• Staff Editor

Office Building Investing for Beginners

Real estate can be a lucrative investment for anyone and investing in office buildings specifically can be a rewarding and profitable venture. Office buildings can be highly beneficial because they usually have longer leases and can generate a higher income. Office buildings make up about 29 percent of the total amount of the commercial real estate market. This percentage covers low, mid, and high-rise buildings, so there is plenty of opportunity to find a good office building to invest in.

Classes of Buildings

There are three classes of office buildings to look at when you decide to invest in an office building.

Class A

Class A is made up of the highest quality office buildings on the market. These are often relatively newly constructed, and they have top quality technological systems, amenities, HVAC, and fixtures. They usually have a notable presence in a highly visible location.

High-rise buildings often fall into this class, and there is usually a large central lobby in the buildings. These buildings usually house high-profile companies, like law firms and financial institutions.

Class B

Class B office buildings may not be quite as prominent as a Class A building, but they are nice buildings with decent locations. They are usually no more than four stories tall and are usually in or around the suburbs. Class B buildings are older than Class A buildings, in fact, many Class B buildings began life as Class A, but got downgraded when signs of wear-and-tear became noticeable or after about 10 years.

Class C

A Class C office building is usually found in one of the more undesirable locations of a city. They tend to be over 20 years old and are in need of renovations or major repairs. These can be sold as "fix-me-ups," for the investor who is up for a challenge. With enough work, they can be upgraded to a Class B building.

The rent in these buildings is significantly lower than the other two classes, and the tenants usually have much smaller businesses and are only in the building because better offices are too expensive.

Growth

If you decide to invest in an office building, you should spend some time researching the local job economy first. "The office sector typically thrives when the economy is growing and companies are expanding, as firms seek more space to accommodate the addition of new workers." When there is a plateau or decline in growth, the office sector will begin to struggle. When renting out new spaces, the rent may fluctuate depending on these circumstances, and without some flexibility, office buildings can sit empty for months.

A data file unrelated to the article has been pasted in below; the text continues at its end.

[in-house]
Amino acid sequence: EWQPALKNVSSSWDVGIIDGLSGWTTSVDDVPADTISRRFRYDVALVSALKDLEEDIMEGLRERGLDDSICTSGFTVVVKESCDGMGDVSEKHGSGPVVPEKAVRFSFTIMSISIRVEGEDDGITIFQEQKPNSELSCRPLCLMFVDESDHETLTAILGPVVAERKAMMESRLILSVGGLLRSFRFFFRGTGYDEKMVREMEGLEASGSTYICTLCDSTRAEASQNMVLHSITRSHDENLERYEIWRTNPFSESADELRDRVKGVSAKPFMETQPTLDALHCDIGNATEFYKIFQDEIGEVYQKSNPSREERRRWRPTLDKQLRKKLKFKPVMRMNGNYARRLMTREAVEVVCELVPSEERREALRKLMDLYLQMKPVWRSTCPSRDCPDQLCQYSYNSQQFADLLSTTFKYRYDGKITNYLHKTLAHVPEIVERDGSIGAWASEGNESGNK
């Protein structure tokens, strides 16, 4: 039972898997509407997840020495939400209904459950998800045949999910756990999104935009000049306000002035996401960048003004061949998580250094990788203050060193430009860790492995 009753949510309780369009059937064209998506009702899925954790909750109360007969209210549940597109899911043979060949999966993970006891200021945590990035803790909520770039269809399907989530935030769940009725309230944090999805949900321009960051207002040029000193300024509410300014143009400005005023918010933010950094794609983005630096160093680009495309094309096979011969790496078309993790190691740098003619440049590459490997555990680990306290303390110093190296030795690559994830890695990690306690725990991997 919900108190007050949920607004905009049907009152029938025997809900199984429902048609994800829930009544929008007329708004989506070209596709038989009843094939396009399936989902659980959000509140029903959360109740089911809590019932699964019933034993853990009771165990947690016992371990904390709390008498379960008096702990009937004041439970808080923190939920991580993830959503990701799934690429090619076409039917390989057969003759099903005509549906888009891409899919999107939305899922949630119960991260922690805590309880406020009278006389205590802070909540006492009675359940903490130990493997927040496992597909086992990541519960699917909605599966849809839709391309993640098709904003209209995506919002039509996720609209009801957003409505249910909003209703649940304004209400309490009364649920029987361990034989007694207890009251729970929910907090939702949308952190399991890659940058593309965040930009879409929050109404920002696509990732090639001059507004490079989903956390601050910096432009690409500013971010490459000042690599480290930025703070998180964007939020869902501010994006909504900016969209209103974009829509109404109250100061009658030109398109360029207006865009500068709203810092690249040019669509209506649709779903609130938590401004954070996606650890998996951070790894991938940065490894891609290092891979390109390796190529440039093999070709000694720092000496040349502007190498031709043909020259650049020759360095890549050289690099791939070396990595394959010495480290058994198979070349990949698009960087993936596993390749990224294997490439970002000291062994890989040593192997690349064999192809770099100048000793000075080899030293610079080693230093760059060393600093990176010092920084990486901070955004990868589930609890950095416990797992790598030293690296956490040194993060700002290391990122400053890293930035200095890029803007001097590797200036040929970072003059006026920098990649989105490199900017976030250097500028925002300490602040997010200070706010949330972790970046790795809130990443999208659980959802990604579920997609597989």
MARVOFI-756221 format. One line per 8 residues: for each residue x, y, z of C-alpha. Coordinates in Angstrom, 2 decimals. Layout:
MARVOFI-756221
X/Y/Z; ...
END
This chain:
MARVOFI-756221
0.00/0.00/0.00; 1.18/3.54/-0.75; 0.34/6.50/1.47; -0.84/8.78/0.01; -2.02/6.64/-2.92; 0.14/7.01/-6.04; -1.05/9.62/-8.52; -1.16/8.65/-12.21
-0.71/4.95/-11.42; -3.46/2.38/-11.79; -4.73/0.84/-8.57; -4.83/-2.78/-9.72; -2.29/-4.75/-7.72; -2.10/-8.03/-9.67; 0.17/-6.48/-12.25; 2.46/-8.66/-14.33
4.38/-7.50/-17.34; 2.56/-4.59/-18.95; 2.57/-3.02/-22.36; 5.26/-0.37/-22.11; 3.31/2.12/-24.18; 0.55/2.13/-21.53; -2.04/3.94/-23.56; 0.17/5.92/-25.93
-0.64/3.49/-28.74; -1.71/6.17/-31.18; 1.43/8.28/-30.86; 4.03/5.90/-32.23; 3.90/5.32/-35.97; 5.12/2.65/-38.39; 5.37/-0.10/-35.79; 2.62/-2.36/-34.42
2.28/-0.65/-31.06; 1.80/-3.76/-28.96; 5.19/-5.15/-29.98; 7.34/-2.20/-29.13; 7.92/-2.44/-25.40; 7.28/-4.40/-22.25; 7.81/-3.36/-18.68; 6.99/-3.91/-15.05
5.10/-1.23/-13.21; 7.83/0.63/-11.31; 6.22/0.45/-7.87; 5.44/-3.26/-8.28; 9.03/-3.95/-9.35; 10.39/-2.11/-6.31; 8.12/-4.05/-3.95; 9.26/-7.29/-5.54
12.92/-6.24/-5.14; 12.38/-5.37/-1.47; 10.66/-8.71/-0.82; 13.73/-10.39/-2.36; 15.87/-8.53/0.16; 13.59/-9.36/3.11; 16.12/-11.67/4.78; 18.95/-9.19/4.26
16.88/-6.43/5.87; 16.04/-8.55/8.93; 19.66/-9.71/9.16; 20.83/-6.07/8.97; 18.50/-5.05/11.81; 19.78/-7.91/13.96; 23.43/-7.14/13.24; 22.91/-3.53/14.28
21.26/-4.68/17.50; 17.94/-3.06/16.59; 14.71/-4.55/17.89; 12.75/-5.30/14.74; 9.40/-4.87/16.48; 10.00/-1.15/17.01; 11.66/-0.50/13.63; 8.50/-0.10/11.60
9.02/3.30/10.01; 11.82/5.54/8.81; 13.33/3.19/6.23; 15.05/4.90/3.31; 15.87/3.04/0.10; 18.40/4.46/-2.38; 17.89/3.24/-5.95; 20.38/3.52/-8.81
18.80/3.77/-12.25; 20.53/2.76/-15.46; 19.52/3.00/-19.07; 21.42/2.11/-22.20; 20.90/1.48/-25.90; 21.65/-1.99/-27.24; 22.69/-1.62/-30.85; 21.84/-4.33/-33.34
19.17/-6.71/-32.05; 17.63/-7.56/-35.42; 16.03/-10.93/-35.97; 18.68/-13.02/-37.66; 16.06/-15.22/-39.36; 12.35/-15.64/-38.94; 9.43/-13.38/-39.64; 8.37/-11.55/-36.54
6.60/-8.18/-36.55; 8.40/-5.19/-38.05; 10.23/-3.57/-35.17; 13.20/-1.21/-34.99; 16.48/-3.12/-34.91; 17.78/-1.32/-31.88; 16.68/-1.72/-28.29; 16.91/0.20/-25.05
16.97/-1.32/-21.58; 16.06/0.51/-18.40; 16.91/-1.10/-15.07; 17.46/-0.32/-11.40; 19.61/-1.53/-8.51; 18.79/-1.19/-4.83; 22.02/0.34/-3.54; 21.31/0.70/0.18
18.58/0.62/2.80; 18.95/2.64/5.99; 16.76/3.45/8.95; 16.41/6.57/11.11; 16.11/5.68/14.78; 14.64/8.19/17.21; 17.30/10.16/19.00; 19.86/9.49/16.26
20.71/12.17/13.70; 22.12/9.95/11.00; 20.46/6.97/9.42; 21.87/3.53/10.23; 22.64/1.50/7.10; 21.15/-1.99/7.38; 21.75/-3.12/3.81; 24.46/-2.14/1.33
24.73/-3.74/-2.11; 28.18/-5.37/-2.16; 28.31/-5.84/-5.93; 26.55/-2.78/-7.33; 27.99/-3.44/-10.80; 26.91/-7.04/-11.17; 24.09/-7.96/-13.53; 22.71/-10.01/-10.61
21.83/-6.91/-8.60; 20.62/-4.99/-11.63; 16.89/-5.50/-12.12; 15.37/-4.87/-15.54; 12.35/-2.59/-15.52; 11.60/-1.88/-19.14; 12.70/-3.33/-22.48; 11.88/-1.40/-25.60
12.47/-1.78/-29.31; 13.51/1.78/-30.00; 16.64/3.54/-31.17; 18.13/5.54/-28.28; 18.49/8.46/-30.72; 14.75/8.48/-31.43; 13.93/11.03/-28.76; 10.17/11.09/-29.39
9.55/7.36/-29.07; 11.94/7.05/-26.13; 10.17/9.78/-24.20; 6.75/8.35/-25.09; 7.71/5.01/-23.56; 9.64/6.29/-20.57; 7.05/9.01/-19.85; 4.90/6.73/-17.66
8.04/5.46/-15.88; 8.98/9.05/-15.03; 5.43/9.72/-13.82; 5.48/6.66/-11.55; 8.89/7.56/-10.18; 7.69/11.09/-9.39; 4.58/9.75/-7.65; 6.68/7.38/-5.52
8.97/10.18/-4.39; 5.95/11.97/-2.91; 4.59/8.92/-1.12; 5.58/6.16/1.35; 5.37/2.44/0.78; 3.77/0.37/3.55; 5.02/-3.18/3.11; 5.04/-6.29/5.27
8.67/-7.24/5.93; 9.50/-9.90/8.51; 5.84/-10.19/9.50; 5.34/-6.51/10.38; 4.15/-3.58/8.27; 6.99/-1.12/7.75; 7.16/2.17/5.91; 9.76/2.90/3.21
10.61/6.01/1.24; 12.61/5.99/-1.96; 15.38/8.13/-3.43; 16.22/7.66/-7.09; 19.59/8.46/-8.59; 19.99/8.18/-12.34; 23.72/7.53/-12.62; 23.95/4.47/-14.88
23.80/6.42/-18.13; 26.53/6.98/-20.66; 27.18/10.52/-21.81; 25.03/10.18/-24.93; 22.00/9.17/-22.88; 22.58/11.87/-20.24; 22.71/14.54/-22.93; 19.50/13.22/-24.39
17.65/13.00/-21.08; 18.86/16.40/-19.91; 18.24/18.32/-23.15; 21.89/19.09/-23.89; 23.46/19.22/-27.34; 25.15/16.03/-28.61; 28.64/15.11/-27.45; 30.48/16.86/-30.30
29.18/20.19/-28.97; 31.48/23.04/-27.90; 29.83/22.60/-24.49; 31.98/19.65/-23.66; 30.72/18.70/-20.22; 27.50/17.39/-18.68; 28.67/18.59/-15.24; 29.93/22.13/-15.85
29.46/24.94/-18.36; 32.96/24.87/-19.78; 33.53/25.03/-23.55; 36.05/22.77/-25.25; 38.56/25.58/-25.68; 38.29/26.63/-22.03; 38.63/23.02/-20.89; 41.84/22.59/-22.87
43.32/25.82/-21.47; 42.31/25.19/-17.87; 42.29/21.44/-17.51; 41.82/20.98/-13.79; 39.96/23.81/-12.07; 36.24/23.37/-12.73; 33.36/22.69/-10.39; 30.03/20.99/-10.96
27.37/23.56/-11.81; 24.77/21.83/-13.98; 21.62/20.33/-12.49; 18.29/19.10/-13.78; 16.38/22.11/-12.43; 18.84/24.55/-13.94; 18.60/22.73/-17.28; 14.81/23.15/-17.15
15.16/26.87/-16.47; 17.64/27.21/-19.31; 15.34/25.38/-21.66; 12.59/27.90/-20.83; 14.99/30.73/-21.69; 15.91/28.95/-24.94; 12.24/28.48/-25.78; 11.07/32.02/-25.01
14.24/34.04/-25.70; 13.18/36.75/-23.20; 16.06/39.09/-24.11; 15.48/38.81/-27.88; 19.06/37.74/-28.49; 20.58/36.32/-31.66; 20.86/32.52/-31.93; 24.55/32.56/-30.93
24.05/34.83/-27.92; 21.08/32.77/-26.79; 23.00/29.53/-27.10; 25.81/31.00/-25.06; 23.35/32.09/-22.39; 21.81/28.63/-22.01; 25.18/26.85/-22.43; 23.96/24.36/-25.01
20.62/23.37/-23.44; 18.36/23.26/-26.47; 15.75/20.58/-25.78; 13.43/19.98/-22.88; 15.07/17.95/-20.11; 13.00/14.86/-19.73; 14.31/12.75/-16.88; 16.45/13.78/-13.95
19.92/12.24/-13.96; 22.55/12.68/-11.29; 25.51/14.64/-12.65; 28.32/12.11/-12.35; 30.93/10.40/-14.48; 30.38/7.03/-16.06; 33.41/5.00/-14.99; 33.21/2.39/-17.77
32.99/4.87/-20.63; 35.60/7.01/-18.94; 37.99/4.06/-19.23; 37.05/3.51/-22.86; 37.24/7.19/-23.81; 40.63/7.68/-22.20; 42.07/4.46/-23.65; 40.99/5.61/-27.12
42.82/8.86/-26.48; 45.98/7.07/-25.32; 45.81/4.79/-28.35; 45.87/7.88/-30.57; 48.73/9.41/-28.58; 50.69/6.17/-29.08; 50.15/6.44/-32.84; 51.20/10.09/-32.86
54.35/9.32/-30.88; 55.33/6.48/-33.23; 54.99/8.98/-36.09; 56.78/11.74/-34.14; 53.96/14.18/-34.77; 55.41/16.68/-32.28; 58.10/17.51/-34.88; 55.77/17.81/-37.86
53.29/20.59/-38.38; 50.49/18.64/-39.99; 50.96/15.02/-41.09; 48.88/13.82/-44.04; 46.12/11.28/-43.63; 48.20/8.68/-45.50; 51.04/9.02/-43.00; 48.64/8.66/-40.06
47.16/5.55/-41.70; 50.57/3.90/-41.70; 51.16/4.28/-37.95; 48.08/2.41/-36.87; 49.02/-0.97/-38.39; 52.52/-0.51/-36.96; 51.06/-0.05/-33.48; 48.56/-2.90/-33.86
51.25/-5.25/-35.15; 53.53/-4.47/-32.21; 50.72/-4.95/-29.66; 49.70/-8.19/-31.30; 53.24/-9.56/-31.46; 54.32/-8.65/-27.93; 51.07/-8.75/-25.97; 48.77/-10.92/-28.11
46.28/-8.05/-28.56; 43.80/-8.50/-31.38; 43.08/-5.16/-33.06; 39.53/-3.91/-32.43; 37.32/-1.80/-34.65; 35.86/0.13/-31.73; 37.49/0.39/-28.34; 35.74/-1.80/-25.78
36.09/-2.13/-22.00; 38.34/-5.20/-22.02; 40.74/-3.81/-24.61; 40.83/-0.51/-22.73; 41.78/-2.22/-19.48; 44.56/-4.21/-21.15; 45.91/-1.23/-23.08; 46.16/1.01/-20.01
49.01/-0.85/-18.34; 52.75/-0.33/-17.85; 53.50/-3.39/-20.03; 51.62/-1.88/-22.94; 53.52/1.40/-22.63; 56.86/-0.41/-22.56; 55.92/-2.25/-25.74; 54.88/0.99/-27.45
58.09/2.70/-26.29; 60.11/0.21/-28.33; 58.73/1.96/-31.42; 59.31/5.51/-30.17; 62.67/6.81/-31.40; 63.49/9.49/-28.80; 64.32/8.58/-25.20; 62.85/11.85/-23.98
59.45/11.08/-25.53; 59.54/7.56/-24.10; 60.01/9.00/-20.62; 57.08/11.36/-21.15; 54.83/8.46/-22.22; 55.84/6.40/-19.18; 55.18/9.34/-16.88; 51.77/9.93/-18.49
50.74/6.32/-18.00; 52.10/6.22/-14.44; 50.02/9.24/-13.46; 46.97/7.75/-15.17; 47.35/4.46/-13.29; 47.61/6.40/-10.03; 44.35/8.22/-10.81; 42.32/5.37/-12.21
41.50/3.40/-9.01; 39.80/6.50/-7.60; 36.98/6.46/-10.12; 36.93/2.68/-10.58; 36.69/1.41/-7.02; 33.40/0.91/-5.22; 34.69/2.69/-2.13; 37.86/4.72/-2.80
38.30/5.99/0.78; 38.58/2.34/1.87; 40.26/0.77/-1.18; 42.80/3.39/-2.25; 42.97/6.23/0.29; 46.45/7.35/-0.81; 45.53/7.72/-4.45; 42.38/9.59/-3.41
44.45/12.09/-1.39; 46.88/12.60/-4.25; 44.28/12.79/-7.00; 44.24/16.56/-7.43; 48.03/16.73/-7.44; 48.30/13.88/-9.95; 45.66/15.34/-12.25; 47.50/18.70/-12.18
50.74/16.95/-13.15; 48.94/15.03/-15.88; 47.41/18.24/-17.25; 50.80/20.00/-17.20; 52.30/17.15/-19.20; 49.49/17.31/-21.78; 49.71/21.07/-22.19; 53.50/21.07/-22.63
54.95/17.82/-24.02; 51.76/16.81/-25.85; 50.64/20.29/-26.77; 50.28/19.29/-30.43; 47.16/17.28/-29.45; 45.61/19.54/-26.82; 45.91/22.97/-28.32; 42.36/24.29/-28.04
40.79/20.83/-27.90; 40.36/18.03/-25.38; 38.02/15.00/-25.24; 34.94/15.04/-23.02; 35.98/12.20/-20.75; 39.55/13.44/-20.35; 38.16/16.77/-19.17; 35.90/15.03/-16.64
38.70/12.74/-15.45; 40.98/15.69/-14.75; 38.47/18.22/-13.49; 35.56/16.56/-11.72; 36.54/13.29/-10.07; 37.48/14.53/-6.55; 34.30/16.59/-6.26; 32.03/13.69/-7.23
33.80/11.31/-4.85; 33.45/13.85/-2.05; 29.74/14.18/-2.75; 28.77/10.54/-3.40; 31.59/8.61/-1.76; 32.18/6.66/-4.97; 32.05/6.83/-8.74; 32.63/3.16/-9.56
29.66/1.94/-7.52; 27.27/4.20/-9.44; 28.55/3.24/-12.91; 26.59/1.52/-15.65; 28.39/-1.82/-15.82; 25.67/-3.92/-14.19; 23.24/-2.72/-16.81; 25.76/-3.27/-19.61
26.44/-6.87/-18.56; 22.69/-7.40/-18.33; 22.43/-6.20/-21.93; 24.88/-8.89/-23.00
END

Co-Working Buildings

Mid-rise buildings have become more popular in recent years as the demand for creative office and co-working spaces continues to increase and it has been becoming clear that this type of design is not as effective in a high-rise building. In fact, some mid-rise building owners are finding that tenants will pay top dollar to rent out space with this type of environment in mind.

Designing an office building with this co-working space in mind can help keep tenants in the long-term because they will have a sense of community in the building that will make them more likely to stay and continue to renew their lease.

References

Amadeo, Kimberly. “Commercial Real Estate and REITs Impact on the Economy.” The Balance, The Balance, 28 Feb. 2019, www.thebalance.com/what-is-commercial-real-estate-3305914.

Day, Nellie. “How to Price Office Space.” The Balance Small Business, The Balance Small Business, 20 Aug. 2019, www.thebalancesmb.com/classes-of-office-buildings-2866557.

Formigle, Ian. “How to Invest in Office Real Estate.” CrowdStreet, 29 Aug. 2019, www.crowdstreet.com/resources/investing/office/.

Lee, Tim. “Why Mid-Rise Buildings Are the Future of Office Investment.” National Real Estate Investor, 15 Mar. 2018, www.nreionline.com/office/why-mid-rise-buildings-are-future-office-investment.

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